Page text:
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Origin of spatial metric

  1. Aug 21, 2008 #1
    Can anyone explain to me the origin of the spatial metric for measuring distances in non-inertial frames?

    [itex]d\ell^2 = [(g_{0i}g_{0j})/g_{00} - g_{ij}]dx^i dx^j[/itex].

    I've heard it quoted but never seen it derived. I believe it works on the assumption that distance is half the proper time for return of an em signal (whatever that means).

    Thanks.
     
  2. jcsd
  3. Aug 21, 2008 #2
    My best guess:

    [itex]ds^2 = g_{00} c^2 dt^2 + g_{ij}dx^{i} dx^{j} + 2g_{0i} cdt dx^i [/itex]

    [itex]c^2 d\tau^2 = g_{00} dt^2[/itex]

    On null geodesics

    [itex]0 = g_{00} c^2 dt^2 + g_{ij}dx^{i} dx^{j} + 2g_{0i} cdt dx^i \implies[/itex]
    [itex] c dt = -\frac{g_{0i} dx^i}{g_{00}} \pm \frac{\sqrt{g_{0i}g_{0j}dx^i dx^j - g_{00} g_{ij} dx^i dx^j }}{g_{00}}[/itex] (quadratic equation)

    Now [itex]d\ell =c\frac{1}{2}d\tau = c\frac{1}{2}\sqrt{g_{00}}(dt_++dt_-) = \frac{g_{0i}dx^i}{g_{00}} \implies[/itex]

    [itex]d\ell^2 = \frac{g_{0i}g_{0j}dx^i dx^j}{g_{00}}[/itex]

    which is wrong.
     
  4. Aug 21, 2008 #3

    DrGreg

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    I've never seen this before, but a little thought suggests the following.

    I think we have to assume that the curves [itex]dx^1=dx^2=dx^3=0[/itex] represent worldlines of observers and I think the metric you quoted measures distance within the surfaces that are orthogonal to those worldlines.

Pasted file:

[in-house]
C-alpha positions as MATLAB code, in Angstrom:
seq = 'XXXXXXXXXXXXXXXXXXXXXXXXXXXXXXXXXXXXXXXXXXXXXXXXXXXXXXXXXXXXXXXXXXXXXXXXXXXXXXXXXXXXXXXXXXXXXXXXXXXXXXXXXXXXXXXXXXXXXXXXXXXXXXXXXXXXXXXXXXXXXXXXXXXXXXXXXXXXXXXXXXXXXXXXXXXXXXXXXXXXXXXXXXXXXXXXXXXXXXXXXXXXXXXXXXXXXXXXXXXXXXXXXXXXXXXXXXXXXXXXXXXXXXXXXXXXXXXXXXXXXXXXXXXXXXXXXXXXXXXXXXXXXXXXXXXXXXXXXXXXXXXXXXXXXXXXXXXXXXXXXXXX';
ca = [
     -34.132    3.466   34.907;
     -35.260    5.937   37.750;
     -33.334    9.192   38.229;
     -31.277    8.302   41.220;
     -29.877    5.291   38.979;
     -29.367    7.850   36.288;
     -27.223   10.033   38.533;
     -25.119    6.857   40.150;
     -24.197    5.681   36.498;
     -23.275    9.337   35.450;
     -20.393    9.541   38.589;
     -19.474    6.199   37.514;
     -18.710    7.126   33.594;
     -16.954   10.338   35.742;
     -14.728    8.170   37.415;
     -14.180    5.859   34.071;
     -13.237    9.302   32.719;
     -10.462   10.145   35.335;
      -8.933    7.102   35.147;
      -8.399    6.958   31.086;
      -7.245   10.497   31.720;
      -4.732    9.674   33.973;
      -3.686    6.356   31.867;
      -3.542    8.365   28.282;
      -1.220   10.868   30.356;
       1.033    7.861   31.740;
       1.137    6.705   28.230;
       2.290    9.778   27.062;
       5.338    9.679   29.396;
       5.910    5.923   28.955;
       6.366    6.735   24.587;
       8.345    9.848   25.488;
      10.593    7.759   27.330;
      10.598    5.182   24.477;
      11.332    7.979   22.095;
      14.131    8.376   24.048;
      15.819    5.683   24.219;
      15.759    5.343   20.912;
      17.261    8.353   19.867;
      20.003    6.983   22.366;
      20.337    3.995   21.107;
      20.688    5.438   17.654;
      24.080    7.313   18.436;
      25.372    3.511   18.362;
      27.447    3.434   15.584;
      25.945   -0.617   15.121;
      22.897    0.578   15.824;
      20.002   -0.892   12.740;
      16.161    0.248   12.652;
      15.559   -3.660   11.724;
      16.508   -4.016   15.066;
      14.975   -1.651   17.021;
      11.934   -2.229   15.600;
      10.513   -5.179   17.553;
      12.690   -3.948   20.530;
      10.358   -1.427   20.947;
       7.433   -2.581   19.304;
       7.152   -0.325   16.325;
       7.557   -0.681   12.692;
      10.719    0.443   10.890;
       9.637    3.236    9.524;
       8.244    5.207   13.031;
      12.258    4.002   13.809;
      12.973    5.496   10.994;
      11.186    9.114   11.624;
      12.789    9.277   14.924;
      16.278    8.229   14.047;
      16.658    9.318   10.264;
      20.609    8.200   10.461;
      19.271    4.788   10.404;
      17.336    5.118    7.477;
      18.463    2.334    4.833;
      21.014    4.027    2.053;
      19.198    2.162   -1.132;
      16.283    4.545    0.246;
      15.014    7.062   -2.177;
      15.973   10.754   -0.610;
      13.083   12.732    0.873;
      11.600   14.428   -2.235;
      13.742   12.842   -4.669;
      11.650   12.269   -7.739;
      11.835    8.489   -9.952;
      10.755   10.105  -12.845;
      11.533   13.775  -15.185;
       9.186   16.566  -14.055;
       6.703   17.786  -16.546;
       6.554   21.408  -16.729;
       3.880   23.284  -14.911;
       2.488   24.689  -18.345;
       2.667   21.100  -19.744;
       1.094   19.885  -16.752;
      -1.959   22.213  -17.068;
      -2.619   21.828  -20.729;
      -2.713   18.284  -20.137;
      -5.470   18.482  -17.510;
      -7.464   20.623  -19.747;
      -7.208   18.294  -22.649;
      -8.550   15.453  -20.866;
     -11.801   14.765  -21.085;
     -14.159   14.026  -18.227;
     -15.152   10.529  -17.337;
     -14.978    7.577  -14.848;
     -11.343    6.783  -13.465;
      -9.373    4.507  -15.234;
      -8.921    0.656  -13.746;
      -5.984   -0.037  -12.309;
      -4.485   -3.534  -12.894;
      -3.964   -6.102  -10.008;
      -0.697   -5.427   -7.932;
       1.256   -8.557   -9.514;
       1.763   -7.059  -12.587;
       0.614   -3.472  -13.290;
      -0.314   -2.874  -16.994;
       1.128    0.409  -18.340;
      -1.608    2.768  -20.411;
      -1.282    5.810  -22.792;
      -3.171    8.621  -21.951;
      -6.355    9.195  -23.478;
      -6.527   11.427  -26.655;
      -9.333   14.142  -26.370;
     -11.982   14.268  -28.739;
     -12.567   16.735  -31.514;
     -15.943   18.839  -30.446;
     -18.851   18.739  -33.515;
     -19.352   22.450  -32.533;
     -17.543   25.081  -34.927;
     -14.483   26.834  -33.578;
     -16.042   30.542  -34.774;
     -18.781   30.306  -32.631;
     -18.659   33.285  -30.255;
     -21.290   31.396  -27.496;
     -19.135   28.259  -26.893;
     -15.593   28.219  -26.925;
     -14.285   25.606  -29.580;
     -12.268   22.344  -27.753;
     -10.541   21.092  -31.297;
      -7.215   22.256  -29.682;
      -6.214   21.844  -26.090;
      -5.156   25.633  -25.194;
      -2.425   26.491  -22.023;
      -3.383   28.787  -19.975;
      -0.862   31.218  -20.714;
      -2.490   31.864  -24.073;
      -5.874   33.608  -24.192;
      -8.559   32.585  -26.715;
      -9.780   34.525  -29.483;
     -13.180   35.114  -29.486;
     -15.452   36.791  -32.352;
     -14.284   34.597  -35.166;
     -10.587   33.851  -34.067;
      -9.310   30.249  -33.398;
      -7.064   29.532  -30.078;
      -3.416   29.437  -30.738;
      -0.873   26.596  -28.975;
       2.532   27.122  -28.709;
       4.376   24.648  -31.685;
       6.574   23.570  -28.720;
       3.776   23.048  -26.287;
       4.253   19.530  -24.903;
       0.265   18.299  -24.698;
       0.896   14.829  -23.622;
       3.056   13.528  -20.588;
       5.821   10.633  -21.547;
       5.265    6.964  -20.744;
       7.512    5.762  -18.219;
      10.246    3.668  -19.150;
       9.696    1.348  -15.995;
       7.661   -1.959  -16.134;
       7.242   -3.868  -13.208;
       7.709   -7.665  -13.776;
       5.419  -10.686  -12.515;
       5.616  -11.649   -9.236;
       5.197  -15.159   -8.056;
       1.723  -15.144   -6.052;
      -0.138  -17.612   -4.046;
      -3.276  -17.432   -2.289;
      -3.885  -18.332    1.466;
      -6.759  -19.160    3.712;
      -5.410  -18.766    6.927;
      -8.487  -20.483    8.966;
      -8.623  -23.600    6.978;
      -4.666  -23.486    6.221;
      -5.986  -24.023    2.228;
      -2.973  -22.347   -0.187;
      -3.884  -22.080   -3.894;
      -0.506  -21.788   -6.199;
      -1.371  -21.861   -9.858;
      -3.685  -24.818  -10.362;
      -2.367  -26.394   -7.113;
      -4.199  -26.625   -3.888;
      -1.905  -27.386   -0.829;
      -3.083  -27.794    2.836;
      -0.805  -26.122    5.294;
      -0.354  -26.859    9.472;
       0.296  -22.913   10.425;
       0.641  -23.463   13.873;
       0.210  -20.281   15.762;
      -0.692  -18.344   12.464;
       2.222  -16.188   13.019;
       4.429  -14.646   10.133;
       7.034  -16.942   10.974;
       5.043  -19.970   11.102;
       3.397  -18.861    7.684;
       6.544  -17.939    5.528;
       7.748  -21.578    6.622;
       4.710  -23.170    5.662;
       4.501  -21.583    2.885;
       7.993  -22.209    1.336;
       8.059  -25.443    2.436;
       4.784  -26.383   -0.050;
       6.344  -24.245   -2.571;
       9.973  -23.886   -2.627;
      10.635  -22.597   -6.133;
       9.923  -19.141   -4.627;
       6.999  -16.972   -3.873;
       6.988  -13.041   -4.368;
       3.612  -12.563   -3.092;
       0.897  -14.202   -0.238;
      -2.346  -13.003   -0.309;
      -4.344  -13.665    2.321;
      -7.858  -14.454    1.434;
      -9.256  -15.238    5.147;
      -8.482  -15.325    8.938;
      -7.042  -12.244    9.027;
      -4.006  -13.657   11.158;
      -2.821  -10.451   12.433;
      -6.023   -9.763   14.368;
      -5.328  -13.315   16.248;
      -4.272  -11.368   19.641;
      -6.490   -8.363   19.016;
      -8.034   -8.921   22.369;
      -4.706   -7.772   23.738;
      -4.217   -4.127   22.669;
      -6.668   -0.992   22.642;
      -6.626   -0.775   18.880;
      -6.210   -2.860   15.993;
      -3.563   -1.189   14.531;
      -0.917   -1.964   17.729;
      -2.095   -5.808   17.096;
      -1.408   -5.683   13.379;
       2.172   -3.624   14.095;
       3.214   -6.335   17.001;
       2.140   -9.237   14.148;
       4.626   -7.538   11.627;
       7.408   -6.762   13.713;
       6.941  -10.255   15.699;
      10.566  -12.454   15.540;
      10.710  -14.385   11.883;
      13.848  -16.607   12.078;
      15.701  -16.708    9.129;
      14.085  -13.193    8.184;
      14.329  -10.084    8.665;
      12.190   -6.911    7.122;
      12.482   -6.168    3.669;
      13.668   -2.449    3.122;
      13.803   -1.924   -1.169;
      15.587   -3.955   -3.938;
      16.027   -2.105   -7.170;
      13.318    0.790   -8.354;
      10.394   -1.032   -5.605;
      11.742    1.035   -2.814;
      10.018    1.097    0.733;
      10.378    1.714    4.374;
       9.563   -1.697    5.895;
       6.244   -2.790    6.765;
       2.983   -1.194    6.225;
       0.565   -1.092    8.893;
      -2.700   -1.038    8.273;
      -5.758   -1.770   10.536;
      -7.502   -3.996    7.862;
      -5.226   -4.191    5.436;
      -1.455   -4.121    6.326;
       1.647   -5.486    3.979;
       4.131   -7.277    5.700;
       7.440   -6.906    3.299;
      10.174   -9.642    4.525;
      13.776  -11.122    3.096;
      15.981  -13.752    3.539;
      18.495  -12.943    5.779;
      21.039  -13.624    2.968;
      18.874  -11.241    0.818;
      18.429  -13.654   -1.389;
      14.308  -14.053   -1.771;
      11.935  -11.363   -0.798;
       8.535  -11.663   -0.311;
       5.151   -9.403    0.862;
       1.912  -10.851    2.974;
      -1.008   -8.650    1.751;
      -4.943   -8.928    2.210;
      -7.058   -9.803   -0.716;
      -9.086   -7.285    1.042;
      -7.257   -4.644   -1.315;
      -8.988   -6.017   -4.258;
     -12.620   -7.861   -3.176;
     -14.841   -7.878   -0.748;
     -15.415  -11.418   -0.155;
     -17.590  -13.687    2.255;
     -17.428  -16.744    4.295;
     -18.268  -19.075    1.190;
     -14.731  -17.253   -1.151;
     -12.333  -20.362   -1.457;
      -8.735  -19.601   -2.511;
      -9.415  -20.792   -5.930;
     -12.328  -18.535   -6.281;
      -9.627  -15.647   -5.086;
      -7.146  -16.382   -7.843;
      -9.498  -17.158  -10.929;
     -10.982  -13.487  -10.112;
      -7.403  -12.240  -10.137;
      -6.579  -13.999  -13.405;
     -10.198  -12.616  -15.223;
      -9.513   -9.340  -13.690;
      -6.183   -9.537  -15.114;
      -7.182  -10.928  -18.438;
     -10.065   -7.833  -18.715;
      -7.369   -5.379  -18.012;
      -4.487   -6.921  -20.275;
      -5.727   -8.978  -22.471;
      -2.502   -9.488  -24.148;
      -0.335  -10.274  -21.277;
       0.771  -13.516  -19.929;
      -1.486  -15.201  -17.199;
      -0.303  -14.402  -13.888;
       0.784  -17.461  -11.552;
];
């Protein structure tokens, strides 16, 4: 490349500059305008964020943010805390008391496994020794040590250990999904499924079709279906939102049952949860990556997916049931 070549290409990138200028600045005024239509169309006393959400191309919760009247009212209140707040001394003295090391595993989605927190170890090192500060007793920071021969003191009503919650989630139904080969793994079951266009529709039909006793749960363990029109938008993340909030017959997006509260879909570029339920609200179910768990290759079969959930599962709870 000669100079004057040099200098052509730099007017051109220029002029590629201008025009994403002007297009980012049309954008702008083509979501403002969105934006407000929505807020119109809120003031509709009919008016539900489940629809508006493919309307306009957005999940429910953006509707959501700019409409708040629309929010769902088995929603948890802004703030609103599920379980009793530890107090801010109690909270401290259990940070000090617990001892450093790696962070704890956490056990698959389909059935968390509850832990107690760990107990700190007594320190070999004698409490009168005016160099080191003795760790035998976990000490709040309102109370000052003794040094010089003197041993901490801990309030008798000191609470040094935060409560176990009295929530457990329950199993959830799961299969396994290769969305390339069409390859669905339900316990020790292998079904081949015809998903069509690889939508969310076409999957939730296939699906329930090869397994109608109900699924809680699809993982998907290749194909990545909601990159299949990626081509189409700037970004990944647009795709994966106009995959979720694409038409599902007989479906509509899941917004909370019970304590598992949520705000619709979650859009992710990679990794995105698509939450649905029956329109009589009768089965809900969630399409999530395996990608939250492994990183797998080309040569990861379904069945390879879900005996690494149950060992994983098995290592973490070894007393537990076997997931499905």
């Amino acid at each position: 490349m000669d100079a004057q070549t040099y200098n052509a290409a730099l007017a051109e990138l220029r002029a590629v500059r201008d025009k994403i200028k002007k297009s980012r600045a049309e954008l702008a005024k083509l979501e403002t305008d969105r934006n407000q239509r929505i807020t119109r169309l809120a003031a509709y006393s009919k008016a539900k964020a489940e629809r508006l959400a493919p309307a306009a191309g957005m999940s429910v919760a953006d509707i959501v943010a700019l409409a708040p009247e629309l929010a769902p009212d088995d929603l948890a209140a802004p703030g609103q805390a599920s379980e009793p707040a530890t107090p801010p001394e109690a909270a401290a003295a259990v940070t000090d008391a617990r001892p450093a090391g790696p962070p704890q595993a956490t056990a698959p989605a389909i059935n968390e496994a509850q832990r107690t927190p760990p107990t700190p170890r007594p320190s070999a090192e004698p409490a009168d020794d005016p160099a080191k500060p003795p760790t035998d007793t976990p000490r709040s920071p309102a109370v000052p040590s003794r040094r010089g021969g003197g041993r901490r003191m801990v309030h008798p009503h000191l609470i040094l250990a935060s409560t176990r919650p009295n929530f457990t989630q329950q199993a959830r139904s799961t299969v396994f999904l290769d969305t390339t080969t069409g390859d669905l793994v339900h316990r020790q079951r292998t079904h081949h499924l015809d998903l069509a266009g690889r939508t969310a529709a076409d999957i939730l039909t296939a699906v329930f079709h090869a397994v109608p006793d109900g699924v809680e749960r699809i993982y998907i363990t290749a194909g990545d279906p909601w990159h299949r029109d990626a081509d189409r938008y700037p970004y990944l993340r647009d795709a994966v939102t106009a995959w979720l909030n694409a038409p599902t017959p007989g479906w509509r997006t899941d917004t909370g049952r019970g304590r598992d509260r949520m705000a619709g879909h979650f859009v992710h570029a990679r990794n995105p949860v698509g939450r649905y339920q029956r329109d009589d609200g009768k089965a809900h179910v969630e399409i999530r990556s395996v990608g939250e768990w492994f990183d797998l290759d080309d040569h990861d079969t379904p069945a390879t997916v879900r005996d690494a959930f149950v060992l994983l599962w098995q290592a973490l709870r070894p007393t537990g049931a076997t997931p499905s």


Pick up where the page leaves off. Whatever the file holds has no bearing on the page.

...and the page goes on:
If [itex]U^{\alpha}[/itex] is parallel to the 4-velocity of such an observer, with components (1, 0, 0, 0), consider decomposing [itex]dx^{\alpha}[/itex] as

    [tex]dx^{\alpha} = dP^{\alpha} + dQ^{\alpha}[/tex]​

    where [itex]dP^{\alpha}[/itex] is parallel to [itex]U^{\alpha}[/itex] and [itex]dQ^{\alpha}[/itex] is orthogonal to it. The orthogonality ensures that

    [tex]dx_{\alpha}dx^{\alpha} = dP_{\alpha}dP^{\alpha} + dQ_{\alpha}dQ^{\alpha}[/tex]​

    The required projection is given by

    [tex]dP^{\alpha} = \frac{U_{\beta}U^{\alpha}}{U_{\gamma}U^{\gamma}}dX^{\beta}[/tex]​

    and then I think it all follows from that, noting that

    [tex]U_{\beta} = g_{\beta \alpha} U^{\alpha} = g_{\beta 0}[/tex]​

    and the answer you want is [itex]d\ell^2 = dQ_{\alpha}dQ^{\alpha}[/itex].

    That would be "radar distance" which amounts to the same thing infinitesimally, but not over larger distances (except in flat spacetime).
     
  5. Aug 21, 2008 #4

    Mentz114

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    [tex]d\ell^2 = [(g_{0i}g_{0j})/g_{00} - g_{ij}]dx^i dx^j[/tex]

    It is the radar infinitismal spatial distance. There's a good derivation in appendix A of the attached.

    DrGreg's derivation is along the right lines but I haven't checked it.

    M
     

    Attached Files:

  6. Aug 21, 2008 #5
    Hi DrGreg,

    You're correct, the metric is actually the same thing as the projection operator [itex]U^\alpha U^\beta - g^{\alpha\beta}[/itex], written in the frame where the observer has vanishing 3-velocity.

    The error in my derivation of radar distance was to add [itex]dt_+,dt_-[/itex] when I should have subtracted them. This is because one of them gives a time into the past which is negative.
     
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